Dorchester Two teachers honored

  • Thursday, May 23, 2013

Dorchester District Two celebrated its teachers May 9 with a special ceremony honoring them. This the last part in a series paying homage to these exceptional leaders by printing the tributes written about them.
Teachers of the Year
Debbie Malinoski
Summerville Elementary School
Debbie Malinoski taught fourth and fifth grade ELA at Summerville Elementary before taking on the new role as Instructional Technology Specialist this year.  Going from a classroom teacher into this role, she understands fully the power of technology as it is integrated into classroom instruction. 
She is a support for teachers throughout the day by offering one on one assistance, group training, assistance with data analysis and a thousand little emergencies.  Debbie believes that her greatest contribution to education is the projects she creates to share with teachers.  She firmly believes that teaching is a craft that must be continuously molded.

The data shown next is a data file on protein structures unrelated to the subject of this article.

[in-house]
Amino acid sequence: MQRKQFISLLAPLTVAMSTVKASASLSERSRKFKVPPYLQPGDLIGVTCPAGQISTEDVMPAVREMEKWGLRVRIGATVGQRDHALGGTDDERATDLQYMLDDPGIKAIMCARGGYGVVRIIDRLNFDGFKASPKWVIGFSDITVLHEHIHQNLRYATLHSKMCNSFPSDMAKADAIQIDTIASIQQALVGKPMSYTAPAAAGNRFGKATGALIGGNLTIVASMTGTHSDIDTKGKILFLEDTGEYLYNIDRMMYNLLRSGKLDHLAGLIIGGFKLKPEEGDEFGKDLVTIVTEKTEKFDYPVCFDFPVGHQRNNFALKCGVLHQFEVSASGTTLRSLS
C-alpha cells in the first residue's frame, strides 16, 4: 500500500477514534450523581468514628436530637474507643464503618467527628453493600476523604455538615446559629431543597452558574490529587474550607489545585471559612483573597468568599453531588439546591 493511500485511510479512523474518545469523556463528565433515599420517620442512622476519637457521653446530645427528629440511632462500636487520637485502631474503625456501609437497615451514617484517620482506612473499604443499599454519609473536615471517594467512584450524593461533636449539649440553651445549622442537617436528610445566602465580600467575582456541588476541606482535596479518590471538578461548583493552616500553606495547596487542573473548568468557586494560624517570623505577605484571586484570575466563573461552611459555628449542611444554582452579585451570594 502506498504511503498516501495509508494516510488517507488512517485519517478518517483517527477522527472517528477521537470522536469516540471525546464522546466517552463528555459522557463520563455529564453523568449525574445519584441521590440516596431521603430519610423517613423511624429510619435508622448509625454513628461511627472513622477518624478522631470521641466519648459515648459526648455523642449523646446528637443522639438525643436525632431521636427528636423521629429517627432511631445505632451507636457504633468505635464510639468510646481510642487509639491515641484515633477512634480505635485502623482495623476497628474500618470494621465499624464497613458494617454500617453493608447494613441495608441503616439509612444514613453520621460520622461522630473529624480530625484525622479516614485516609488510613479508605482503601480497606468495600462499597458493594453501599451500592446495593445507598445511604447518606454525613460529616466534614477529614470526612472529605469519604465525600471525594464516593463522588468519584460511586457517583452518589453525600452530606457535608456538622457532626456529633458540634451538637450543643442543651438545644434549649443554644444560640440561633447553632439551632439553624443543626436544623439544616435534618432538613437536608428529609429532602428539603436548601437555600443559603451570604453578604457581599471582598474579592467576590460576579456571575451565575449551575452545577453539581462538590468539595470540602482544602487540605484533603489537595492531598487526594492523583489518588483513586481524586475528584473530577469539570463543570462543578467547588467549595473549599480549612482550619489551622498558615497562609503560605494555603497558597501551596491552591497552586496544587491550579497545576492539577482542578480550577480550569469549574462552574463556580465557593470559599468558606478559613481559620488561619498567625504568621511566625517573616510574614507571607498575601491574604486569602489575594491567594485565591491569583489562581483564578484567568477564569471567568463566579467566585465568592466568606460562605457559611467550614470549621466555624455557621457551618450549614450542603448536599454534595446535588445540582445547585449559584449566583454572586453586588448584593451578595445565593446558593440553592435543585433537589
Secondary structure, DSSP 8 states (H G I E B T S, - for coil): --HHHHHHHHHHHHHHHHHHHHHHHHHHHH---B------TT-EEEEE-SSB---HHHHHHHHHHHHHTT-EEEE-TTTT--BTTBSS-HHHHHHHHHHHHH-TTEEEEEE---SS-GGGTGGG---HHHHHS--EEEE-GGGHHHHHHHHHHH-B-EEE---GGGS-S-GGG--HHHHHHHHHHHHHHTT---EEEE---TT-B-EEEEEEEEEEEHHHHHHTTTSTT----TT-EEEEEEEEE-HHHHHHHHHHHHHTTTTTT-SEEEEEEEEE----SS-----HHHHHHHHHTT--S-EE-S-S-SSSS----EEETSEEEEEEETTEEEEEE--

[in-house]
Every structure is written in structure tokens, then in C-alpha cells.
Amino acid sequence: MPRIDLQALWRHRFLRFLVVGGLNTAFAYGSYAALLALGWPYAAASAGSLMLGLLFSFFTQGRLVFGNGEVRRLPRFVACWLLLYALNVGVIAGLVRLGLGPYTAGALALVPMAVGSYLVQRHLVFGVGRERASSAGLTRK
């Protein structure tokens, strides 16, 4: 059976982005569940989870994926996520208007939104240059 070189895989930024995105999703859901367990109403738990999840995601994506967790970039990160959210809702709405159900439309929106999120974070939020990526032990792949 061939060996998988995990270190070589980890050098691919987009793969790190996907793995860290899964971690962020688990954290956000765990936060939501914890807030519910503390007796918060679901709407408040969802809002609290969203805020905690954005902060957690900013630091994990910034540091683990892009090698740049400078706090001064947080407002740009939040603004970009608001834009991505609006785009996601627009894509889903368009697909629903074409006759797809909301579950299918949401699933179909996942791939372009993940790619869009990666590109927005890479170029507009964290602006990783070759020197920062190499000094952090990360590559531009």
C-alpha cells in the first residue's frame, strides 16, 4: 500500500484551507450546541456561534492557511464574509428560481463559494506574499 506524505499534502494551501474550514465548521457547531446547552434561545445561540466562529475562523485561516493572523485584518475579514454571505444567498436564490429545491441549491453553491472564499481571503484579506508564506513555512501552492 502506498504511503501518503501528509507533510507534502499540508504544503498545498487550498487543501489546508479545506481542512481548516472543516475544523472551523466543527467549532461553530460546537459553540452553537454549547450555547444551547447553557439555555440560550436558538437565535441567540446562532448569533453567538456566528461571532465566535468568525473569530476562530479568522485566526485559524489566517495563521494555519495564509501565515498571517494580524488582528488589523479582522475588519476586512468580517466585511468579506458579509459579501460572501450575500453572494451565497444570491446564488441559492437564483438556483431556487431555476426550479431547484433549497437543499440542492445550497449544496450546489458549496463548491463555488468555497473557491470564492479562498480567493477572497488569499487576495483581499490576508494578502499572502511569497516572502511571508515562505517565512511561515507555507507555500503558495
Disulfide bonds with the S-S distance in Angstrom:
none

Her personal and professional achievement of receiving her national board certification exemplifies this commitment.
Shannon Eugley
William M. Reeves, Jr. Elementary School
“I believe that teachers hold significant power in the lives of children and with that comes responsibility to provide those students with nothing but the best of their talents and abilities.” This is the powerful teaching philosophy of Shannon Eugley who has taught special education at Reeves Elementary for the past 5 years. 
She has an understanding of and appreciation for the challenges that the learners she serves face on a daily basis.  Shannon has worked to design a creative space for learning that is inviting to students and it screams, “I want you to be here!”  One of her most visible influences at Reeves is the after school Bravo/Theater Club she initiated three years ago. 
The purpose is to allow students to explore theatre and the arts while building teamwork skills through a six-month process that culminates in a musical production.  This immensely popular program has brought hundreds of students, families and staff members together to make a difference at Reeves.